Where we saw better performance, companies communicated effectively with customers and key stakeholders, such as local resilience forums, councils and the emergency services, before, during and after the incident to ensure that they were able to prepare and to minimise the impact of disruption.

Companies that performed badly, such as Southern Water and Thames Water, did not proactively communicate with these key stakeholders in advance and as the impact on customers became apparent.

Customers in vulnerable circumstances

There was an inconsistent approach to identifying and supporting customers in vulnerable circumstances.

Better performing companies, such as United Utilities, managed the needs of these customers well. Other companies, such as Thames Water, did not have accurate or up-to-date information and data on customers who needed priority help. This meant they could not get in touch or offer tailored support before, during or after the incident.


Some companies, such as South East Water and Thames Water, have proactively gone above statutory minimum payments to customers to reflect the level of disruption experienced and have paid out quickly.

However, there was a large variation between companies in the levels of compensation paid to their customers, and several companies had limited information about which of their customers were impacted. This reflected poor levels of customer and network data.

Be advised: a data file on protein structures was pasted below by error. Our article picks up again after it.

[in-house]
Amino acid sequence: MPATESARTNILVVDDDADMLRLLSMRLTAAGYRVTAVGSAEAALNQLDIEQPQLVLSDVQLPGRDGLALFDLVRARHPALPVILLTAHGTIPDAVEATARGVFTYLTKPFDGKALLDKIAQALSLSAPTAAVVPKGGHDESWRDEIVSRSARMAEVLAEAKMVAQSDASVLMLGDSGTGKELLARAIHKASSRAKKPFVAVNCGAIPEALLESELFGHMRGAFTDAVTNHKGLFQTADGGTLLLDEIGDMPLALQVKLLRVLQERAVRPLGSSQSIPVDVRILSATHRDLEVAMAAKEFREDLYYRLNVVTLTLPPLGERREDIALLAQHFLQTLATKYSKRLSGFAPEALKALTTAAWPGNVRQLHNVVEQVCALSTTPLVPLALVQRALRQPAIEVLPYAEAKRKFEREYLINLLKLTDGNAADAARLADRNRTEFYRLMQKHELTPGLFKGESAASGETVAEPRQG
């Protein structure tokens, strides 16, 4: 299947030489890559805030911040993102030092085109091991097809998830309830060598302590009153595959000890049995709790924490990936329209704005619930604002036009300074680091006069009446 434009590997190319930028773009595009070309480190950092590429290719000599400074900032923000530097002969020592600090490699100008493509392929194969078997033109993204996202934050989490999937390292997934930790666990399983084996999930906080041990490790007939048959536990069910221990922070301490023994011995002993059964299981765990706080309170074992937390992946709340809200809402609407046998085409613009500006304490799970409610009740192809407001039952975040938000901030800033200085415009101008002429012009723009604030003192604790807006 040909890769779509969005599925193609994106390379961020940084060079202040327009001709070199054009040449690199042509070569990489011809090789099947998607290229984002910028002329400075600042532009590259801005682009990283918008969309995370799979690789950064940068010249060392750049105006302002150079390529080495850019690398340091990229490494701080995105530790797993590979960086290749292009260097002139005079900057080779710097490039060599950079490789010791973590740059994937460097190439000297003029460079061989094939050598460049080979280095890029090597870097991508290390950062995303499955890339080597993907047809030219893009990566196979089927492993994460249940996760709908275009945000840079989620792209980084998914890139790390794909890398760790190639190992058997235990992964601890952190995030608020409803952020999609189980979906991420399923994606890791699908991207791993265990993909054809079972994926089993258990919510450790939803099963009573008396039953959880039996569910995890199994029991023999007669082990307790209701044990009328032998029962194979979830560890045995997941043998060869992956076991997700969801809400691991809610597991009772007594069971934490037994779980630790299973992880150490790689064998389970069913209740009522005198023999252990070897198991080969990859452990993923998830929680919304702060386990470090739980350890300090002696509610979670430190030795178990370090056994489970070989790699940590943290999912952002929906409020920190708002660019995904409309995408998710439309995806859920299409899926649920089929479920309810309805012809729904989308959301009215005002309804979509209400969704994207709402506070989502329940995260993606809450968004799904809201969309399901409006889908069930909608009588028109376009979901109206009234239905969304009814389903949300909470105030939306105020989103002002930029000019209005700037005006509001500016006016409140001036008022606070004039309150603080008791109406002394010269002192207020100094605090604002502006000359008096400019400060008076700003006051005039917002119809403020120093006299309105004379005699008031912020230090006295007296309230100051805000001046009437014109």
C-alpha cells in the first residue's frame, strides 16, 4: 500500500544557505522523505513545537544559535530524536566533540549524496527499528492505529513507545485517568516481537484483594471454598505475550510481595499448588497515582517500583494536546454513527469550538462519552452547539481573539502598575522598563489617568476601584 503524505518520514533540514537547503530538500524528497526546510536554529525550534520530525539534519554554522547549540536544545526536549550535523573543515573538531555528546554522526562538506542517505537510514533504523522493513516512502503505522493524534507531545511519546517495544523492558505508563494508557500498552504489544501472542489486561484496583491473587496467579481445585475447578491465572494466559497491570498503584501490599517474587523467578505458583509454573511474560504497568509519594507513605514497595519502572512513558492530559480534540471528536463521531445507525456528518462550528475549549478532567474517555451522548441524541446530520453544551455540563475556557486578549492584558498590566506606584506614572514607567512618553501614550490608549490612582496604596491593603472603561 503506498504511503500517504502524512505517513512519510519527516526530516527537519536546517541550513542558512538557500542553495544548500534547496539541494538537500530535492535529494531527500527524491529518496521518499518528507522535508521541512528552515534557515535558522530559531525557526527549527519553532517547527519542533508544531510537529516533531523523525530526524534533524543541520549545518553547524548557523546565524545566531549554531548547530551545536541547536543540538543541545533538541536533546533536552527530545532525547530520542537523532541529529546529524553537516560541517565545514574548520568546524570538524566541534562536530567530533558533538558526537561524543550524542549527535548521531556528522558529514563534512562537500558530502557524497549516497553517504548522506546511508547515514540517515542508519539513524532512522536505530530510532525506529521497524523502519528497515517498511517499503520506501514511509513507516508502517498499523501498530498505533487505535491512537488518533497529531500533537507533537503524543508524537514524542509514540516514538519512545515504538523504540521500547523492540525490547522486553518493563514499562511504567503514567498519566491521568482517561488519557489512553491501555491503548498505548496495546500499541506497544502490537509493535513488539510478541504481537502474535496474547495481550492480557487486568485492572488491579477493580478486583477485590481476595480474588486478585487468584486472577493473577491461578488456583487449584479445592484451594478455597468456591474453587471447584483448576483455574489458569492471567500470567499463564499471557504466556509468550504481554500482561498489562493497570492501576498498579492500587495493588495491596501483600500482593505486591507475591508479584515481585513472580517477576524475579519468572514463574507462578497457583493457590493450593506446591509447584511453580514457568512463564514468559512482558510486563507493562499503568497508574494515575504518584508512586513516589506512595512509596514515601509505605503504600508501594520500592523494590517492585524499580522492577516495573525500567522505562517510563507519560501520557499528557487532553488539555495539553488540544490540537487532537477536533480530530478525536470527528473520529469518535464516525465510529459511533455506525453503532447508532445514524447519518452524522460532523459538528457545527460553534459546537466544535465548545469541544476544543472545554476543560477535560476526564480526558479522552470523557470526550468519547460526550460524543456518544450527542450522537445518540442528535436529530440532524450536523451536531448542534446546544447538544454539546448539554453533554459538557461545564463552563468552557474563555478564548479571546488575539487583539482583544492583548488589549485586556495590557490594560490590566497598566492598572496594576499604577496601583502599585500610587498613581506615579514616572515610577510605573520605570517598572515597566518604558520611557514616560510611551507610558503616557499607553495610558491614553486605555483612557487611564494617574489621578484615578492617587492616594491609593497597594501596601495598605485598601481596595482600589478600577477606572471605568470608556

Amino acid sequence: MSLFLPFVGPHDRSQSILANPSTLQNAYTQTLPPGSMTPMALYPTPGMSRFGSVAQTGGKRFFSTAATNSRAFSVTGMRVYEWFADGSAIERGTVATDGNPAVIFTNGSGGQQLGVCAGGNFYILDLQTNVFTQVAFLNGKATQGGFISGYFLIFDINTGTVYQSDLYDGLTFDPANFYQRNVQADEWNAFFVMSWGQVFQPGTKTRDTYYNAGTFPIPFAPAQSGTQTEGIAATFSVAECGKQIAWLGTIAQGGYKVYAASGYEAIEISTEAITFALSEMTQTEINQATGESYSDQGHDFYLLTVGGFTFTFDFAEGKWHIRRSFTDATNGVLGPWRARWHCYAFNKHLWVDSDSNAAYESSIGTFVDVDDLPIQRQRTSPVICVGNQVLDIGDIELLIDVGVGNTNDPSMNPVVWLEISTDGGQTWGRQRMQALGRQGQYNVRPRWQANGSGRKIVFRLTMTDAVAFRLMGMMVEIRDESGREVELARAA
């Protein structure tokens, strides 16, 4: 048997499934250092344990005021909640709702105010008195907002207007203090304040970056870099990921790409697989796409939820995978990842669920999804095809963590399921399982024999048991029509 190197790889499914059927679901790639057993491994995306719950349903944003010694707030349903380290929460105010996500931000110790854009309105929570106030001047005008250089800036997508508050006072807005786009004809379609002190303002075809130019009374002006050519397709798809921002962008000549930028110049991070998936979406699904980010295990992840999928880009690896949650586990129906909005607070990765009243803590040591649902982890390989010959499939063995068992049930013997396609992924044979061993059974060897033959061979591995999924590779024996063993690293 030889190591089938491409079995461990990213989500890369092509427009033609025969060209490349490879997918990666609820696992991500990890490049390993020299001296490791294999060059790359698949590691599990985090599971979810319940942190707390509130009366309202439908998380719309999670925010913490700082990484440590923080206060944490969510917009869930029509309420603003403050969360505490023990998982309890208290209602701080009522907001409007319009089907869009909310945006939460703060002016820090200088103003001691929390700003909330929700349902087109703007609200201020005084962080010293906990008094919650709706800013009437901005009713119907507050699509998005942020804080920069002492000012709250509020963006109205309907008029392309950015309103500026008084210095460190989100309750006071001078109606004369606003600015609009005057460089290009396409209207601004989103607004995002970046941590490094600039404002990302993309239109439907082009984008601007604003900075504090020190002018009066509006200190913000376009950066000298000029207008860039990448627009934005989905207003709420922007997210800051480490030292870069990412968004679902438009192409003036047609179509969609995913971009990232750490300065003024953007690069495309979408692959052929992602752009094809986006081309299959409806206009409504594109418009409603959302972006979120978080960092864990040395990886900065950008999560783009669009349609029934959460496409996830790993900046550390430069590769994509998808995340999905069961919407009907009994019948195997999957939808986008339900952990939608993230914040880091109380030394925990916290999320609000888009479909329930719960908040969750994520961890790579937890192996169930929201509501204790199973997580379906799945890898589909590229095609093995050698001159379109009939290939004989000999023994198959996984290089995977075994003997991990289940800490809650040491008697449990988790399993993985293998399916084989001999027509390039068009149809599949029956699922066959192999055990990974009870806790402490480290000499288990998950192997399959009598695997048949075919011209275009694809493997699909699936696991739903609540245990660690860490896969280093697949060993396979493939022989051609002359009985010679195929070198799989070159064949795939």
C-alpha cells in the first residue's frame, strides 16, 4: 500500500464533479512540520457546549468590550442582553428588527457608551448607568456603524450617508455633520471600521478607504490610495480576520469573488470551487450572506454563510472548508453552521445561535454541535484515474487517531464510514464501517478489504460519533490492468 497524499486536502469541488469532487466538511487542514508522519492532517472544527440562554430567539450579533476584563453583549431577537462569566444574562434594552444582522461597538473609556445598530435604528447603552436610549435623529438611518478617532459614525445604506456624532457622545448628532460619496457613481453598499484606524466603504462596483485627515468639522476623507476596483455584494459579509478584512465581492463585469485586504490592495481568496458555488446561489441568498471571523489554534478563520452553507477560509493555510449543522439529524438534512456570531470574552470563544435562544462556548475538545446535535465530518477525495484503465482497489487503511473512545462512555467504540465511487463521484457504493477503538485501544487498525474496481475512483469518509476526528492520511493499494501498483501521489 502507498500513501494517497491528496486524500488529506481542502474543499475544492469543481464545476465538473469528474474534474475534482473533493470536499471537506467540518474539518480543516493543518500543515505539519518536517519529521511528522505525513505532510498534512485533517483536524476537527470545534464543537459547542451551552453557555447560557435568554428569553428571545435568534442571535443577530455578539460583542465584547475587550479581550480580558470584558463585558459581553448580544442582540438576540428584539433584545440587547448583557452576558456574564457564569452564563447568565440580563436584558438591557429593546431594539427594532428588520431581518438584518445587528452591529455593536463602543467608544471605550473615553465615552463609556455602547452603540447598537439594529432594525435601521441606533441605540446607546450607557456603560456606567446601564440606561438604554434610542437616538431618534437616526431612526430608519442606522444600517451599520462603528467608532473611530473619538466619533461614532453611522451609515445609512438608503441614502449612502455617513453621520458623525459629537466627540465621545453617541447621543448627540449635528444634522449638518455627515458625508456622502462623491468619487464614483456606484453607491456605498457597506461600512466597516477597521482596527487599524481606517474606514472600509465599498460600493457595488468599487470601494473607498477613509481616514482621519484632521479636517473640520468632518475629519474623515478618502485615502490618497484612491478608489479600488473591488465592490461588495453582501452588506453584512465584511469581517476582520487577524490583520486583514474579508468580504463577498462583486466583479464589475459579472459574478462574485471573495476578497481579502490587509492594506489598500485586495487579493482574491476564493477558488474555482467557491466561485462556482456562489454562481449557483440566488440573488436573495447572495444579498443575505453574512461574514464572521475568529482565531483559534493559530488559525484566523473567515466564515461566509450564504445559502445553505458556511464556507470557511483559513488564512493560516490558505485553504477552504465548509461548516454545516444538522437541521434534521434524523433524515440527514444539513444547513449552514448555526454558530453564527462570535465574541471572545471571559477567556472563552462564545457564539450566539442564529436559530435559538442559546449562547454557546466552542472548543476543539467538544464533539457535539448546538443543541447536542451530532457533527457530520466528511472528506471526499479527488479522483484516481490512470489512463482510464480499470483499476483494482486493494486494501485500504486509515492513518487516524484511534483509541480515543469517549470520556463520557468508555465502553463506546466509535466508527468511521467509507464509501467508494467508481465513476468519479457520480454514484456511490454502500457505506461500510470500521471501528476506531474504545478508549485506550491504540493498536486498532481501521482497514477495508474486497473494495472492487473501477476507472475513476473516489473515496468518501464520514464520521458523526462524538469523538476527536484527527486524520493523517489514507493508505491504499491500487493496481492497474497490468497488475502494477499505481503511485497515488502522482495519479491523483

The main actions from our review

All companies must address the issues identified in our review, their company specific letter and their own internal reviews.

They must take action to ensure that their customers are better protected in the future. In doing this we expect the following:

We expect four companies – Severn Trent Water, South East Water, Southern Water and Thames Water – to publish, by 28 September 2018, an externally assured action plan setting out how they are addressing the issues identified.

We identified these companies as needing detailed scrutiny because we have substantial concerns with their handling of the incident and because of the volume of customers left without supply for more than four hours during the incident period. We expect these companies' Boards to be informed of and to support these plans and for them to be signed off by the company’s Chair and Executive. We will take further action if the issues identified are not addressed.

All other companies should publish a response to the relevant areas of concern highlighted in this review, their company specific letter and their own internal reviews by 28 September 2018. This response should be proportionate to the issues identified.

We expect all companies to work together to improve co-ordination and share best practice in key areas highlighted in this review.

The water company industry body, Water UK, will co-ordinate work across the sector in key areas, including more effective planning for the sourcing and distribution of bottled water supplies and the sharing of best practice on emergency incident response. They have agreed to publish their findings and agreed actions by 28 September 2018.

We are concerned that the current compensation arrangements – the Guaranteed Standards Scheme (GSS) – are not reflective of the impact on customers of being without water for a prolonged period.

We intend to launch a consultation by the end of July 2018 with a view to making proposals to revise the GSS.

Following company responses to this review, we will consider whether we need to make changes to regulations to strengthen or clarify companies’ obligations to provide customers with resilient supplies.